Recent nation-wide camera trapping of cheetah reserves in Iran suggests a population decline in the southern habitats.
Houman Jowkar, the National Manager of Conservation of the Asiatic Cheetah Project (CACP), stated in an interview with the Iranian media that “the second phase of the cheetah monitoring project focuses on local community-based approaches for the sake of the species conservation.” Jowkar added that the Iranian Cheetah Society (ICS) is running the national project for the cheetah population assessment in Iran.

While the last population assessment of the Iranian cheetahs was conducted in 2012, the current initiative has began from the southern reserve, with the Naybandan Wildlife Refuge, South Khorasan province, as the first reserve which has been surveyed in 2014. The camera-trapping survey will be continued in Bafq Protected Area, Darreh Anjir Wildlife Refuge, Siah Kuh National Park, and Ariz, all in Yazd province.

Jowkar noted that “current data suggests a population decline in the southern reserves, whereas a large population of cheetahs has been so far detected in the northern reserve, namely Miandasht Wildlife Refuge, North Khorasan province, and Touran National Park, Semnan province.” “The second phase of nation-wide population monitoring of cheetahs will allow us to compare the new data with those of older figures, so a more realistic picture of the current status of cheetahs in Iran can be drawn” Jowkar added.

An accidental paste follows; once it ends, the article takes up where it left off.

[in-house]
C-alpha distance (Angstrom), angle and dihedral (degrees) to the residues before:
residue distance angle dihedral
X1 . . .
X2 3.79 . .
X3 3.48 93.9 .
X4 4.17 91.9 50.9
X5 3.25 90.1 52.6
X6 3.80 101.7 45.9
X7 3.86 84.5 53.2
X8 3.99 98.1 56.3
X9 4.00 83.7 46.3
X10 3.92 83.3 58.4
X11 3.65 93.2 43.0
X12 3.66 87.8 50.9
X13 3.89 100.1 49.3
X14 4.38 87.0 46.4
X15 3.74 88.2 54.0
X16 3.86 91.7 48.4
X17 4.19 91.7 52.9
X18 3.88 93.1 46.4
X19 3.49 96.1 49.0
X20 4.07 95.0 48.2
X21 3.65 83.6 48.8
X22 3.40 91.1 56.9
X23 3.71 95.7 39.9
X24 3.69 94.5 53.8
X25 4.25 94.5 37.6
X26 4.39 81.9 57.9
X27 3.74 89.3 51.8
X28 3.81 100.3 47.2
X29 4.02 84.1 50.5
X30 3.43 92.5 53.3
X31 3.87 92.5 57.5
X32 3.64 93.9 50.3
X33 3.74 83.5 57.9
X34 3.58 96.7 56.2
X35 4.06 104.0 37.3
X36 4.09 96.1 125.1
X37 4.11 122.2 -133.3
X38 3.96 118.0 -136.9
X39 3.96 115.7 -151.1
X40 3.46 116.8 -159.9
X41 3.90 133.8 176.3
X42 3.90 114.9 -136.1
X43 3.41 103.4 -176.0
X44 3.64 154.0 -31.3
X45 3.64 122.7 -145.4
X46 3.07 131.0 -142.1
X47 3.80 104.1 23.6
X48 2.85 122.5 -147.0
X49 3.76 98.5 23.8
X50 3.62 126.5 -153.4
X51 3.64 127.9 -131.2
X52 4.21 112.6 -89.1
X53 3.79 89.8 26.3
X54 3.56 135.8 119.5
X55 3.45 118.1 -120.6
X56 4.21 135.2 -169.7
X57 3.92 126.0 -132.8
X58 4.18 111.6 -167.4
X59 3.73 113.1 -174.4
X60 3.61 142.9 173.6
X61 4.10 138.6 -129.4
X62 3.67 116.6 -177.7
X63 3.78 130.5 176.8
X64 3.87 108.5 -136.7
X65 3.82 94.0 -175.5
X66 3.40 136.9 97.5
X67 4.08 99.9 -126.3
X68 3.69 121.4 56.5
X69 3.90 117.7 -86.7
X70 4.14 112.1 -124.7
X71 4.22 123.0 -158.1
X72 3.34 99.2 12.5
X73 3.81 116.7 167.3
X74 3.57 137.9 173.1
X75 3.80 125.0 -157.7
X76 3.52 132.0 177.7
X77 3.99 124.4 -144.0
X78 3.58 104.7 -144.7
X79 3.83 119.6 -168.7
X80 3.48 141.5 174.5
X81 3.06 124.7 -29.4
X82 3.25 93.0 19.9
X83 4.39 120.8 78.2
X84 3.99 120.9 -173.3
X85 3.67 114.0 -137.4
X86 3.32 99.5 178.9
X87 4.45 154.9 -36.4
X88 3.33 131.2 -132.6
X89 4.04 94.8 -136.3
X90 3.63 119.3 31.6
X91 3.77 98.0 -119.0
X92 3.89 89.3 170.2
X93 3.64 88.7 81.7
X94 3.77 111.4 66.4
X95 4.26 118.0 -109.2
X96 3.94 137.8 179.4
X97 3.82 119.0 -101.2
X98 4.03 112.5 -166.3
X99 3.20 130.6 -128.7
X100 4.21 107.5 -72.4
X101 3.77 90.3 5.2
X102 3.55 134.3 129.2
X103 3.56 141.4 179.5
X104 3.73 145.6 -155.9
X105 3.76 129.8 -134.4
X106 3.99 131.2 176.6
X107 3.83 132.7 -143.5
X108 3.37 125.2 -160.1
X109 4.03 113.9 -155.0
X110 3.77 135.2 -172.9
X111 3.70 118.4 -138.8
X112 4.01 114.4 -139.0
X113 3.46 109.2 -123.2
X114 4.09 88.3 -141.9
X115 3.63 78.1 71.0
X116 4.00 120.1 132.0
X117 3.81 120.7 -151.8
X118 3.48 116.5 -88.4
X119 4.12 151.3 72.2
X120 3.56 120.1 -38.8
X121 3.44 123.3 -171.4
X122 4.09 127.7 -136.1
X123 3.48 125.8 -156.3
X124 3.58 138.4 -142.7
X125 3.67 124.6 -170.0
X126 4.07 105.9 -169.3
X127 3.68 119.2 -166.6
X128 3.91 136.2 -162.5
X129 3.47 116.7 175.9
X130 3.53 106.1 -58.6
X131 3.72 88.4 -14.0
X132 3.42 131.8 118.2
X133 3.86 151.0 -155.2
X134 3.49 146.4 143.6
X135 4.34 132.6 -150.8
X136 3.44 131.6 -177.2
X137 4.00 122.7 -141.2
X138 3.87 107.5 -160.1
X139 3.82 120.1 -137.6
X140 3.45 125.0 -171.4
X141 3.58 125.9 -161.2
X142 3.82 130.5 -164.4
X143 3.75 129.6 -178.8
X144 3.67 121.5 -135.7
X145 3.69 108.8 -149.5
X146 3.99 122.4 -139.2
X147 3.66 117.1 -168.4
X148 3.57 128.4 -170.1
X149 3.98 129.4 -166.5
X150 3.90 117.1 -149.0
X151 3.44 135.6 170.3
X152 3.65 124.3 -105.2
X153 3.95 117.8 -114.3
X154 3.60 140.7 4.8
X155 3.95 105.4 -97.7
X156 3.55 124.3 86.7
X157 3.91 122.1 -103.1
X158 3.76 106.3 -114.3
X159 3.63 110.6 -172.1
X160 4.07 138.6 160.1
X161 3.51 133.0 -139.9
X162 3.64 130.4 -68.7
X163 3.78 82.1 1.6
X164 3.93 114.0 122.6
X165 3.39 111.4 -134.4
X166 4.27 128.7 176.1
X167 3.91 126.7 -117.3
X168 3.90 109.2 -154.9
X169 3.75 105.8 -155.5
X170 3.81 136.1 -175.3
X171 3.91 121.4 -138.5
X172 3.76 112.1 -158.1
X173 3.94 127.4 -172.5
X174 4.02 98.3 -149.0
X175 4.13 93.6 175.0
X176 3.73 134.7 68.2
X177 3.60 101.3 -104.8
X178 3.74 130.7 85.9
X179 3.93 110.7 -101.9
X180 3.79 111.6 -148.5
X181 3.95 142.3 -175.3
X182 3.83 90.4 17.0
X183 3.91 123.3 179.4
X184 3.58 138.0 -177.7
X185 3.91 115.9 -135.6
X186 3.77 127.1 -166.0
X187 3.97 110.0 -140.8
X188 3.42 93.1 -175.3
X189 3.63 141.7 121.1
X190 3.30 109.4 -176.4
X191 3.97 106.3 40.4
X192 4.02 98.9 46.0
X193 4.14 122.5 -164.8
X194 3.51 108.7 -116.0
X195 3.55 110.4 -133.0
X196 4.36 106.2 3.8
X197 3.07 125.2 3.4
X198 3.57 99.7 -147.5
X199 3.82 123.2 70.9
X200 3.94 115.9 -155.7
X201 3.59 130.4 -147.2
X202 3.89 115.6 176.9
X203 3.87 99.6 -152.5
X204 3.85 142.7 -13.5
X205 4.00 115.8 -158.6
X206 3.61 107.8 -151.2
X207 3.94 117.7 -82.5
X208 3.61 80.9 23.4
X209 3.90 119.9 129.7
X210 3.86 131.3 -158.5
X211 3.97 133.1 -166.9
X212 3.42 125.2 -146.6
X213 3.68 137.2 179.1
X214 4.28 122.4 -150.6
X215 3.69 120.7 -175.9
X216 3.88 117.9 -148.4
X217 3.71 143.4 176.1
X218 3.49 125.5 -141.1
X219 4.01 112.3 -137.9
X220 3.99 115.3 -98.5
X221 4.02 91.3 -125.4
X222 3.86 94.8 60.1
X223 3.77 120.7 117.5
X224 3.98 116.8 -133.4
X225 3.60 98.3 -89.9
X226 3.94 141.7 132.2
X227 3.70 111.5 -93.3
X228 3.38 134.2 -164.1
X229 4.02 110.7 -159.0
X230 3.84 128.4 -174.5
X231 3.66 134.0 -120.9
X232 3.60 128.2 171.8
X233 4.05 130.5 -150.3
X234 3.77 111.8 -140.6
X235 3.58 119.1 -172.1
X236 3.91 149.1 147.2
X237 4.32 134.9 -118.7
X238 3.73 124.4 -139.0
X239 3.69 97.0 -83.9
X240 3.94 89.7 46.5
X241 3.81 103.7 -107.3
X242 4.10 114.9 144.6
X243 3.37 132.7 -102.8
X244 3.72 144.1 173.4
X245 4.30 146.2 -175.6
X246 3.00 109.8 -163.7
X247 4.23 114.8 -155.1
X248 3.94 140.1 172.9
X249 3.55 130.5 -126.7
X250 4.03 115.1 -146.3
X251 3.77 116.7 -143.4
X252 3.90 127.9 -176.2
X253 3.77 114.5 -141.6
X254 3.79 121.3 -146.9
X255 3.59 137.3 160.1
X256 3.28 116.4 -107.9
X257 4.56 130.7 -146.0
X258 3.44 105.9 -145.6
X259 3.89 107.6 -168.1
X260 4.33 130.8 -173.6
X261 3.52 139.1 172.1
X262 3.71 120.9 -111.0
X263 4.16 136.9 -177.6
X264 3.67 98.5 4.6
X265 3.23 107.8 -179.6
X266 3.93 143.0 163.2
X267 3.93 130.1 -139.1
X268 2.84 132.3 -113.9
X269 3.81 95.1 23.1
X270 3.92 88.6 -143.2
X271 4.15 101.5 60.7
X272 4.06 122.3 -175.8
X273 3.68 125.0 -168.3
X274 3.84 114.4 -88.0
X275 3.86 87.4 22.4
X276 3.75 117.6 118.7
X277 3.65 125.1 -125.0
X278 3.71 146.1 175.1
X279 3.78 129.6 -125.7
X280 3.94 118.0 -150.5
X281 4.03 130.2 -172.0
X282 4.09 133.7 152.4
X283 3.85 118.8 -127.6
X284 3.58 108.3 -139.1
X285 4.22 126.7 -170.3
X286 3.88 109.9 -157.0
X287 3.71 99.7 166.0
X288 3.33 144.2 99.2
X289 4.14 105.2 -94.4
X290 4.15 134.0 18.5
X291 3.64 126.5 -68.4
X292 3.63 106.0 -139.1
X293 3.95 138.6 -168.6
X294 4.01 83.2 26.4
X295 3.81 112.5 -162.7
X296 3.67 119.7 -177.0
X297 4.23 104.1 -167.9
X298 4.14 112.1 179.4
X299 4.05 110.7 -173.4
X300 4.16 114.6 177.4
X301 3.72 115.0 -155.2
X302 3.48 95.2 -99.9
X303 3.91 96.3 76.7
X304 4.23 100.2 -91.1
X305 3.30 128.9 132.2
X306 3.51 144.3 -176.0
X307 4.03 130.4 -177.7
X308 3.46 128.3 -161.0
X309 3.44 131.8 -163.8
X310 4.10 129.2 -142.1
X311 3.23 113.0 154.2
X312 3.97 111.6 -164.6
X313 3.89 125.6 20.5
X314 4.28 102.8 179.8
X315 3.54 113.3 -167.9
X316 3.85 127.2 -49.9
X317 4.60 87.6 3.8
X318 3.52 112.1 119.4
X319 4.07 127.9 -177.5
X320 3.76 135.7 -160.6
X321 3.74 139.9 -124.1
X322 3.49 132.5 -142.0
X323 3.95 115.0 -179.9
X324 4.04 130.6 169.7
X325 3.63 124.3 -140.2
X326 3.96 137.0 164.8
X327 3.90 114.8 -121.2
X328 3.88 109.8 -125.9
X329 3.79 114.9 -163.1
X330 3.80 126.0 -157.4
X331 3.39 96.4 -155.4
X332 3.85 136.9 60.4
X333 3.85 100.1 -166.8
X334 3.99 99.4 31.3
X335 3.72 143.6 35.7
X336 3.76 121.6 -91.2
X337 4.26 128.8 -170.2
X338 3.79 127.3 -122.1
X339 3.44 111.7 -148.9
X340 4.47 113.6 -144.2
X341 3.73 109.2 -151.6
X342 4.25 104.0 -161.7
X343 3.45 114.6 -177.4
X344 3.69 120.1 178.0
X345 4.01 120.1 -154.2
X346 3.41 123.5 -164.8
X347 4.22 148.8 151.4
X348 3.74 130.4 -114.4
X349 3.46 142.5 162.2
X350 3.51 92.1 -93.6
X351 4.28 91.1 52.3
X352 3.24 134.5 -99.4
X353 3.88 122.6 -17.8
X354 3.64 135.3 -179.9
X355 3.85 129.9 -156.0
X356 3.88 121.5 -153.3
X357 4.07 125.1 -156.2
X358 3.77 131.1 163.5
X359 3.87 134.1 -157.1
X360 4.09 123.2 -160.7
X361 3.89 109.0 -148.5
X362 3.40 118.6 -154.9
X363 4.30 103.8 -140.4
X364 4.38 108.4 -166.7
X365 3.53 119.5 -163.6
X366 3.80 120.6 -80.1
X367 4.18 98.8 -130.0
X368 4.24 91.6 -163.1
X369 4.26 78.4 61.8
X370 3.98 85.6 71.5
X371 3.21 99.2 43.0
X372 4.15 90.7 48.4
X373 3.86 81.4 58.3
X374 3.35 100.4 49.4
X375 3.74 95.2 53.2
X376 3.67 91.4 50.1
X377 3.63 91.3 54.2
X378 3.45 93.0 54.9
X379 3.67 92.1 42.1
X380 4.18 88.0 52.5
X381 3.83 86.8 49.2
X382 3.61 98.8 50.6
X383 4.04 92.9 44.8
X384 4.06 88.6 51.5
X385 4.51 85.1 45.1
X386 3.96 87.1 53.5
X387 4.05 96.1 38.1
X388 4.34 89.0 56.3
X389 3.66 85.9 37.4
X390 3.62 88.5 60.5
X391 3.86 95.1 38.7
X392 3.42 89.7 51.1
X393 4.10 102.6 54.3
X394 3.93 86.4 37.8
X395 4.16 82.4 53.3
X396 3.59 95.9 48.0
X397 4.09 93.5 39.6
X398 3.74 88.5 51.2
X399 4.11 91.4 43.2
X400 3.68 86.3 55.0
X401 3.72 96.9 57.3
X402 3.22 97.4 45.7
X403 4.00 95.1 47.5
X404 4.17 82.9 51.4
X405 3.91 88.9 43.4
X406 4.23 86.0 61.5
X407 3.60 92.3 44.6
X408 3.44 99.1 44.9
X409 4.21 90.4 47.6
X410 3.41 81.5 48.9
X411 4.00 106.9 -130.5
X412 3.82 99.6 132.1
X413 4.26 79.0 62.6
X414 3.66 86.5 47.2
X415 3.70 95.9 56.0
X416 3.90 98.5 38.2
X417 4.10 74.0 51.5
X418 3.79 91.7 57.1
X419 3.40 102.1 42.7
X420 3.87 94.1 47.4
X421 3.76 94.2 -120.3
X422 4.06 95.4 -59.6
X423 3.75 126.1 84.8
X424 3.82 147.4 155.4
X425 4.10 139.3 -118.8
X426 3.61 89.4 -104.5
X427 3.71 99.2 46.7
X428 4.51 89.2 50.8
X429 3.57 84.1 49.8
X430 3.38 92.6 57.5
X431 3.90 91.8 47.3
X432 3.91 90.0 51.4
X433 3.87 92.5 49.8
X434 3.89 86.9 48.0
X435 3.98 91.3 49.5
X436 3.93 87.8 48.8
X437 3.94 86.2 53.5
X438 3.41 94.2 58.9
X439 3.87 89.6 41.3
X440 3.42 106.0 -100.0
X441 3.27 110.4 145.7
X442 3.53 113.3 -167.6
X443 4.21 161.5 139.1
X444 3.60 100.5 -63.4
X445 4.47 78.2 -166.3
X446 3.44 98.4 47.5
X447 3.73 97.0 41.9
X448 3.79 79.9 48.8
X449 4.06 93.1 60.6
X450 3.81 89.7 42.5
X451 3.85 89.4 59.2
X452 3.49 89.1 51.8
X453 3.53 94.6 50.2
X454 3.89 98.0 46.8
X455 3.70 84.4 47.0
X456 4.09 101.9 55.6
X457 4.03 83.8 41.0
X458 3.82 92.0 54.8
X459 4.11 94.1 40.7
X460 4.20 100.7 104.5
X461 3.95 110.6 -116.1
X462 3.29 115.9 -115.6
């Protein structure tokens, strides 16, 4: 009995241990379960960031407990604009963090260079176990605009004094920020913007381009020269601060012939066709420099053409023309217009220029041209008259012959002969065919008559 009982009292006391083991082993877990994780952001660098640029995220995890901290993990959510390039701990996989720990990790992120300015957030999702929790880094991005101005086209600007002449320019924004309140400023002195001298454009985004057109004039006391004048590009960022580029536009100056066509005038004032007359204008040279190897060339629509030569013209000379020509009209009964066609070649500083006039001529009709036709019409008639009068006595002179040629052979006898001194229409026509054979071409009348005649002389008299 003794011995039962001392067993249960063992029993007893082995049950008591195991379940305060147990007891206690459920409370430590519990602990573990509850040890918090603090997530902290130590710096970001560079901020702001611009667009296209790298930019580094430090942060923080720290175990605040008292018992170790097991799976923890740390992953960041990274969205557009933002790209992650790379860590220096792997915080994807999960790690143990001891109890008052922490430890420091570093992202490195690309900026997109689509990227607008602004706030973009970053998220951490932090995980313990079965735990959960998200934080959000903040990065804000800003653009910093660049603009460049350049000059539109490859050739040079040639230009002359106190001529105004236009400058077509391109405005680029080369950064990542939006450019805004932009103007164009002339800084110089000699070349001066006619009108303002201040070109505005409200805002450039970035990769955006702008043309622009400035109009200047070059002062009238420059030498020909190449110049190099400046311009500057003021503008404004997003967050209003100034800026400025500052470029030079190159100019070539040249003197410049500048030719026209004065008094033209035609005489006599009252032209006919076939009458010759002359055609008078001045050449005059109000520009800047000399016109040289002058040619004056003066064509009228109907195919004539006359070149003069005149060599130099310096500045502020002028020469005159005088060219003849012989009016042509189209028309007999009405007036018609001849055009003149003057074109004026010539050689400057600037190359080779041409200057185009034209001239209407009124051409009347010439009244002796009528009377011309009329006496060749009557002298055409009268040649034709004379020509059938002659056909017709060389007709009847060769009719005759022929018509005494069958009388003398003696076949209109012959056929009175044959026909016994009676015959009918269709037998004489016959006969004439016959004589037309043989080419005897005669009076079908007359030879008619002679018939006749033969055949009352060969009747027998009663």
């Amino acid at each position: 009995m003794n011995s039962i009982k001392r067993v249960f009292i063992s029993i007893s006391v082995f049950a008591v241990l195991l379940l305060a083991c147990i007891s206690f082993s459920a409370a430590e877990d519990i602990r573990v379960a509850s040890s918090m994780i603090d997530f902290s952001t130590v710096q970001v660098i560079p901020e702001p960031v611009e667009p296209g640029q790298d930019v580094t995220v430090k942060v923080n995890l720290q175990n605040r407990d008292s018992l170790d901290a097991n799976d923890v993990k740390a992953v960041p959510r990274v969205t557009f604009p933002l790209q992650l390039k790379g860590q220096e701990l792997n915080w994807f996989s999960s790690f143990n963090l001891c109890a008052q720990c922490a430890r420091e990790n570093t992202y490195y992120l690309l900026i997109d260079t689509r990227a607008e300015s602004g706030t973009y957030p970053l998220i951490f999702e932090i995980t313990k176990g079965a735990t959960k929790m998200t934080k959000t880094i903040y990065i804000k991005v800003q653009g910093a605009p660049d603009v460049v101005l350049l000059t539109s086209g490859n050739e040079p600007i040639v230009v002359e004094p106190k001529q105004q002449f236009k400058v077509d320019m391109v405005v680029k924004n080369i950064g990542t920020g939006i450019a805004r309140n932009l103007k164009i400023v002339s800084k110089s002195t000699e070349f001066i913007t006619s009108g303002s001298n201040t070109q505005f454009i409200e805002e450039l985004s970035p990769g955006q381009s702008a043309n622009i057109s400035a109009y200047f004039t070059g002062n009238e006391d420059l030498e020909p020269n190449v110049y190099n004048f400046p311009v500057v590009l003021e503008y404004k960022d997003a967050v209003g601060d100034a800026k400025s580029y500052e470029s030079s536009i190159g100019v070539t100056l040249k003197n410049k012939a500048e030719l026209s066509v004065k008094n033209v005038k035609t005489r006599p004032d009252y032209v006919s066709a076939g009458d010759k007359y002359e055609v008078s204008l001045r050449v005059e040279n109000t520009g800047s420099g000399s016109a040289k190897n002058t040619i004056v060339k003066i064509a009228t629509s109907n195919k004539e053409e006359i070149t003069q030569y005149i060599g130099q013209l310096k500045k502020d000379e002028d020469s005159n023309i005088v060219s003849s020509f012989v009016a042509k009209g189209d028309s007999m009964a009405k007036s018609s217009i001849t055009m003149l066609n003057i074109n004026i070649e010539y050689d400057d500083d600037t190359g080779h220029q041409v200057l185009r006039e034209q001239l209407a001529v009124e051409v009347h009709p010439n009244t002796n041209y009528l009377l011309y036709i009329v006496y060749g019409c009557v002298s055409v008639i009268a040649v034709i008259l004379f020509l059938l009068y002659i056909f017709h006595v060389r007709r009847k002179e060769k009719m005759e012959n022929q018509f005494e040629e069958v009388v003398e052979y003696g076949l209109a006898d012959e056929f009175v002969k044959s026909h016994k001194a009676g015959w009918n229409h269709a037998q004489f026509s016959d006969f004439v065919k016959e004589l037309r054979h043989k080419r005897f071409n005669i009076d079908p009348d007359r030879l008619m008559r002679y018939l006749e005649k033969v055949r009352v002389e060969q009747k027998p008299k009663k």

Further, Navid Gholikhani, the ICS’ project leader provided more information about the project objectives and future plans. “Our goal is to survey all the cheetah reserves in Yazd province simultaneously” Gholikhani said. He added that “the former camera trap survey resulted in photo-capturing of 22 different cheetah individuals in the cheetah reserves, thus, combined with opportunistic observations and field reports, a population of 40-70 cheetahs will be our best guess for Iran.” However, the camera-trapping survey need to be optimized based on a systematic approach allowing more robust analysis of camera trap data. Gholikhani stated that besides the critical population data received from the national survey, “involving local wildlife authorities and warden in the cheetah monitoring project has helped to increase conservation actions on the ground, thus indirectly benefits the cheetah conservation efforts in the country”.

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